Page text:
The Stopping distance of a car is the distance it takes to come to a standstill. It is therefore dependent on the current speed. Knowing stopping distances is part of the theory test section of the British Driving test.

The Stopping distance comprises of two parts. The thinking distance (ie how long it takes from when your eyes see a stationary object in front of you until you press the brake pedal), and the braking distance (ie the time it takes for the car to actually come to a standstill once the brakes are applied).

The standard distances are given as follows in the current Highway Code.

  • At 20 mph, thinking distance is 6 metres and braking distance is 6 metres - total of 12 metres / 40 feet, or about 3 car lengths.
  • At 30 mph, thinking distance is 9 metres and braking distance is 14 metres - total of 23 metres / 75 feet, or about 6 car lengths.
  • At 40 mph, thinking distance is 12 metres and braking distance is 24 metres - total of 36 metres / 120 feet, or about 9 car lengths.
  • At 50 mph, thinking distance is 15 metres and braking distance is 38 metres - total of 53 metres / 175 feet, or about 13 car lengths.
  • At 60 mph, thinking distance is 18 metres and braking distance is 55 metres - total of 73 metres / 240 feet, or about 18 car lengths.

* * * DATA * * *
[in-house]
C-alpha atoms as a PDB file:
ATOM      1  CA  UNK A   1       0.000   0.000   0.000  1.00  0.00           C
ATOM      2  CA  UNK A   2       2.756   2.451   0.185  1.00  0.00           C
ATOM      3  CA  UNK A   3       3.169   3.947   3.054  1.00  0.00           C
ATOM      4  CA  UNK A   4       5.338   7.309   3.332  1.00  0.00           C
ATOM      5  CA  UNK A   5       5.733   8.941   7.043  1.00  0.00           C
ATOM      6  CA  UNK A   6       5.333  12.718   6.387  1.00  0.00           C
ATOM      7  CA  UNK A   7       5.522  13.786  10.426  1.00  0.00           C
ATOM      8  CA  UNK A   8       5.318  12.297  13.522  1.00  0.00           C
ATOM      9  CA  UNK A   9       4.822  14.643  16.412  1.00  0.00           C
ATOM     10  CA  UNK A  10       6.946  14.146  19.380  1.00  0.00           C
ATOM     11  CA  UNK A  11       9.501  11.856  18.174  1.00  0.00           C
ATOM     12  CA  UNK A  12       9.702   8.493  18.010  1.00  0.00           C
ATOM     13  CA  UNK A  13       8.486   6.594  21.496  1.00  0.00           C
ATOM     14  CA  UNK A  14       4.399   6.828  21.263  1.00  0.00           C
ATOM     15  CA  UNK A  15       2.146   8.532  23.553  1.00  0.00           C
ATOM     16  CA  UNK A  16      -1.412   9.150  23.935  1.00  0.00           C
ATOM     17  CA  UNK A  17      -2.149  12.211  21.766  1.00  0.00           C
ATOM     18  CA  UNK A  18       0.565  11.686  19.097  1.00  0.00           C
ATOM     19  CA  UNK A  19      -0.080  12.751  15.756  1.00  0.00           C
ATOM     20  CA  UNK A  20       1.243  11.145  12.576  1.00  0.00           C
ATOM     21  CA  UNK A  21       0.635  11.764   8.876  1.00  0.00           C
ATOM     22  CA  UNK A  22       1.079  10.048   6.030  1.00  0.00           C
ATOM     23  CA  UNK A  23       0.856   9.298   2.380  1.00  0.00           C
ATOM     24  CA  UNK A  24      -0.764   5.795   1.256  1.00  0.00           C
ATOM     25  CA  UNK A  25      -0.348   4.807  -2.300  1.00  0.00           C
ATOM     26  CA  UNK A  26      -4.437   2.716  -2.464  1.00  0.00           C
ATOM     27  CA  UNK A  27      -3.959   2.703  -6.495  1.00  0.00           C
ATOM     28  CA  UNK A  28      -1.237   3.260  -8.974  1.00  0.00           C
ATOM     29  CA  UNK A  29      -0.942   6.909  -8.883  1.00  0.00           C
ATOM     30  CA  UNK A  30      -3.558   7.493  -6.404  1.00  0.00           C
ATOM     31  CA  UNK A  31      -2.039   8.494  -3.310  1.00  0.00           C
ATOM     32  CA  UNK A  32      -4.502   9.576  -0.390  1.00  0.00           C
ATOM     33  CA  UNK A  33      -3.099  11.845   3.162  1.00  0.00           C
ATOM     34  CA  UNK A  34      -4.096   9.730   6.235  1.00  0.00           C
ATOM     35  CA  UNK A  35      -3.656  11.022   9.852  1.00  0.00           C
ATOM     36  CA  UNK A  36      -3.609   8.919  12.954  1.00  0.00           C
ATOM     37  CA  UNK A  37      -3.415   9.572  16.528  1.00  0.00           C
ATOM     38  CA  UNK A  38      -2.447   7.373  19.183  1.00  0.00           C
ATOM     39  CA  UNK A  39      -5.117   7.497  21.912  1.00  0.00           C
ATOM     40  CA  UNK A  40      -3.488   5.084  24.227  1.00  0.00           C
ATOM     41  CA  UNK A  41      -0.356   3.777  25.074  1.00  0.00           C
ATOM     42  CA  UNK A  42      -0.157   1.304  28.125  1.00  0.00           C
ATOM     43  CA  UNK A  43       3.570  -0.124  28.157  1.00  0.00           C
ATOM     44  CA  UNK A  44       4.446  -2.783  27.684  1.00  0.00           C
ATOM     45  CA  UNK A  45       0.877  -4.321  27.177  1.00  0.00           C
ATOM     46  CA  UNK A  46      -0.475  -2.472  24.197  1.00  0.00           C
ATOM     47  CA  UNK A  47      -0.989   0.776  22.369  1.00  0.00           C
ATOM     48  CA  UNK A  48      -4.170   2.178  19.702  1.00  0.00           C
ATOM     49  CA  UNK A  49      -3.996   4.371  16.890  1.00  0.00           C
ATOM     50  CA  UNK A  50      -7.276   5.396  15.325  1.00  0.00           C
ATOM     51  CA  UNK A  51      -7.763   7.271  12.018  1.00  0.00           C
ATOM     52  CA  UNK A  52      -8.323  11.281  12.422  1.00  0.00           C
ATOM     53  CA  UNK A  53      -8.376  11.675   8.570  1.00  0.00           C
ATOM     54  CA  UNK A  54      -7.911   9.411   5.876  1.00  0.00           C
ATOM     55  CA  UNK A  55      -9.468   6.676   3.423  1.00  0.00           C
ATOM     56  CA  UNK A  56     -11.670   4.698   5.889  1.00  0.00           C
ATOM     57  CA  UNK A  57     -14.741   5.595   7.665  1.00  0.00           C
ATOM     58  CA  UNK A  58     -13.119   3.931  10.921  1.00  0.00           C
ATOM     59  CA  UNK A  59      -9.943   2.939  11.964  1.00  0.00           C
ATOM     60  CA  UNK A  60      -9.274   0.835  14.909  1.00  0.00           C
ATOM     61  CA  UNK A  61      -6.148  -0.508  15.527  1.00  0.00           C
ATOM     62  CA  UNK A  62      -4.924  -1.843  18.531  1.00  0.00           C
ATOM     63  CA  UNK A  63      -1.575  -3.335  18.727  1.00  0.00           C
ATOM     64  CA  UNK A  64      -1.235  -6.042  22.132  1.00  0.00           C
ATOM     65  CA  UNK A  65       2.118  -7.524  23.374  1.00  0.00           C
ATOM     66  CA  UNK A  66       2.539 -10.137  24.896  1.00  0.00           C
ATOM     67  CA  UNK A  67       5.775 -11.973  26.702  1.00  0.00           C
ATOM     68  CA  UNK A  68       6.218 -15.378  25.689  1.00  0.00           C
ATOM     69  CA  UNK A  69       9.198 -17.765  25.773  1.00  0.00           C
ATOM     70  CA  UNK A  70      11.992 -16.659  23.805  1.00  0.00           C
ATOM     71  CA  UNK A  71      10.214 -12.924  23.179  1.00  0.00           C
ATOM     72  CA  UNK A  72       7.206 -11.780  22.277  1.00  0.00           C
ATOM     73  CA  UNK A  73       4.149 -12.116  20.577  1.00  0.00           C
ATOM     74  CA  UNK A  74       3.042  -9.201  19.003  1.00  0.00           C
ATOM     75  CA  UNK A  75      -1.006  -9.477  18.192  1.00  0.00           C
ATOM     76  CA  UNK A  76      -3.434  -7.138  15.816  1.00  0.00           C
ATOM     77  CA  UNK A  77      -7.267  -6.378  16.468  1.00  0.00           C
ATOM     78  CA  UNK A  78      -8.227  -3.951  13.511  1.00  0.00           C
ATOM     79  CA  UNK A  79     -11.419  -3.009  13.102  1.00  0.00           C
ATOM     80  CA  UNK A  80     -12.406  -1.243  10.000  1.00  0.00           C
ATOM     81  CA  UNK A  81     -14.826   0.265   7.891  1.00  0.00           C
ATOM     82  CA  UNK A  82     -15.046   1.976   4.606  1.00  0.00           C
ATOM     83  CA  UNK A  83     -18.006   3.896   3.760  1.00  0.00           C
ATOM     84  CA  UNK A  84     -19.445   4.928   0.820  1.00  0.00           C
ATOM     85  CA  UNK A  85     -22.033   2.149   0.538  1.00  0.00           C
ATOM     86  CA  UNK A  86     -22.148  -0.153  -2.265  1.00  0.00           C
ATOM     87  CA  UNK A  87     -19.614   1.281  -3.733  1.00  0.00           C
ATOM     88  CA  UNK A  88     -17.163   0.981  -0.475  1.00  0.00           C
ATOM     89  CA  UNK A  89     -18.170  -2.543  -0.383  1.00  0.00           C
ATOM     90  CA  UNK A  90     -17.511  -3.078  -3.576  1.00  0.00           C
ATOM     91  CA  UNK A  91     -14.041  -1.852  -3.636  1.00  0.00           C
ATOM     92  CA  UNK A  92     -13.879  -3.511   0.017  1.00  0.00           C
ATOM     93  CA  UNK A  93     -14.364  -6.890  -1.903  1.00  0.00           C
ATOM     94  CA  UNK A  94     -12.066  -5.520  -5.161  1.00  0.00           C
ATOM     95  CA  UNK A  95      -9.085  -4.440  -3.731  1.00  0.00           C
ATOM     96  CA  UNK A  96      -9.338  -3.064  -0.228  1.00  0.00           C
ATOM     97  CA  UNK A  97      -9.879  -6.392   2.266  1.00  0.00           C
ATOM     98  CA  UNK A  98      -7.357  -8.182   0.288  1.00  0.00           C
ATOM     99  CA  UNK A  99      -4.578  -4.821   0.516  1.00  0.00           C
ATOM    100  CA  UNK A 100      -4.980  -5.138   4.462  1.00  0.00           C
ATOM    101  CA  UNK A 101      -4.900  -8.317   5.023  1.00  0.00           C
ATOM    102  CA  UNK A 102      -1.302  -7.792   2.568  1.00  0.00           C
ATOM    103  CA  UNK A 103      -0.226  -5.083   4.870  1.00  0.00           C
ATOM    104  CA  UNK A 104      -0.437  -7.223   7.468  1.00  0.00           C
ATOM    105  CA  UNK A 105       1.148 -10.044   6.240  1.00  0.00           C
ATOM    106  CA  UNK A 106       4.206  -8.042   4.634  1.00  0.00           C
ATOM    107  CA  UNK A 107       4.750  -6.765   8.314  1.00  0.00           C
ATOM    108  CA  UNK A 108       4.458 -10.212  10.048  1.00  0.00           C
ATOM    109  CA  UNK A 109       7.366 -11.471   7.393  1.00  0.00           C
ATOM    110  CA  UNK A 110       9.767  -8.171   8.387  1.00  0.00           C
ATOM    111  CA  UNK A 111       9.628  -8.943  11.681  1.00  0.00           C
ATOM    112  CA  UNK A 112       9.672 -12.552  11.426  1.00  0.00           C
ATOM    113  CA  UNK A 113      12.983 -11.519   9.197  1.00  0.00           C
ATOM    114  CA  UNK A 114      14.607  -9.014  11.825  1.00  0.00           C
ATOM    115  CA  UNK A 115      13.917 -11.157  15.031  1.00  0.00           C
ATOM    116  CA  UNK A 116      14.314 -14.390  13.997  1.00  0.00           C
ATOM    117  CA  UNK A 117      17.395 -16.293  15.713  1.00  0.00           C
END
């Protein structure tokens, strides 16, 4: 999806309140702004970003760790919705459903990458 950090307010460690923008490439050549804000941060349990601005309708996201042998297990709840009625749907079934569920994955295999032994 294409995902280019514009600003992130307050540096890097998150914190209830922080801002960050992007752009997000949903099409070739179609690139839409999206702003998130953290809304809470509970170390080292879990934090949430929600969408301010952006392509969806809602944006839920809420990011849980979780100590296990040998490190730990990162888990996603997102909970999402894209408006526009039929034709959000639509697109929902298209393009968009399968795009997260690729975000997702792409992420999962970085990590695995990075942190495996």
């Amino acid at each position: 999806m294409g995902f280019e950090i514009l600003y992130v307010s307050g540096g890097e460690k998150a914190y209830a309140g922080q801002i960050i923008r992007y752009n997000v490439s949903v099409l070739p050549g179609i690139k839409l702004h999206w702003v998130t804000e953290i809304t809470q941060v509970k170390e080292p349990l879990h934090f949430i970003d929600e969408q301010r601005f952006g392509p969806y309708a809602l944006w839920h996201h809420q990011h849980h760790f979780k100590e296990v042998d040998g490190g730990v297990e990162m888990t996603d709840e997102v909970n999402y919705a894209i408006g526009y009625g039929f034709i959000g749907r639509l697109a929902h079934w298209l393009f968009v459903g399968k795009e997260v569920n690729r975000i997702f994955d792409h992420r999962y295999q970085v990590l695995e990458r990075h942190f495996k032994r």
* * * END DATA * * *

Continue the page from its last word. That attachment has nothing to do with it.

• At 70 mph, thinking distance is 21 metres and braking distance is 75 metres - total of 96 metres / 315 feet, or about 24 car lengths.

These distances are based around a standard car with standard brakes, in good conditions. If conditions are bad, it's going to take longer to stop! Braking too sharply in wet / icy conditions can cause your wheels to lock (although anti-lock brakes can help avoid this).

Officially you have to memorise these distances as guides for the driving test. However, there is a formula that can be used to calculate the stopping distance (in feet) for any speed (in mph).

  • The thinking distance in feet is the speed in mph - at 30 mph, thinking distance is 30 feet.
  • The braking distance in feet is the speed in mph squared, divided by 20 - at 30 mph, the braking distance is 30 * 30 / 20 = 45 feet.
  • So at 30 mph, total stopping distance = 30 + 45 = 75 feet.

To put it another way, total stopping distance in feet is v2 / 20 + v where v is your speed in mph.

gbulmer says from memory, the 'standard' car that the stopping distances is a Ford Anglia, drum brakes only on front! They have been unchanged since 1965... I've no idea if this is the case but it wouldn't surprise me - and therefore modern cars would stop much quicker. But it never does any harm to leave a bigger gap!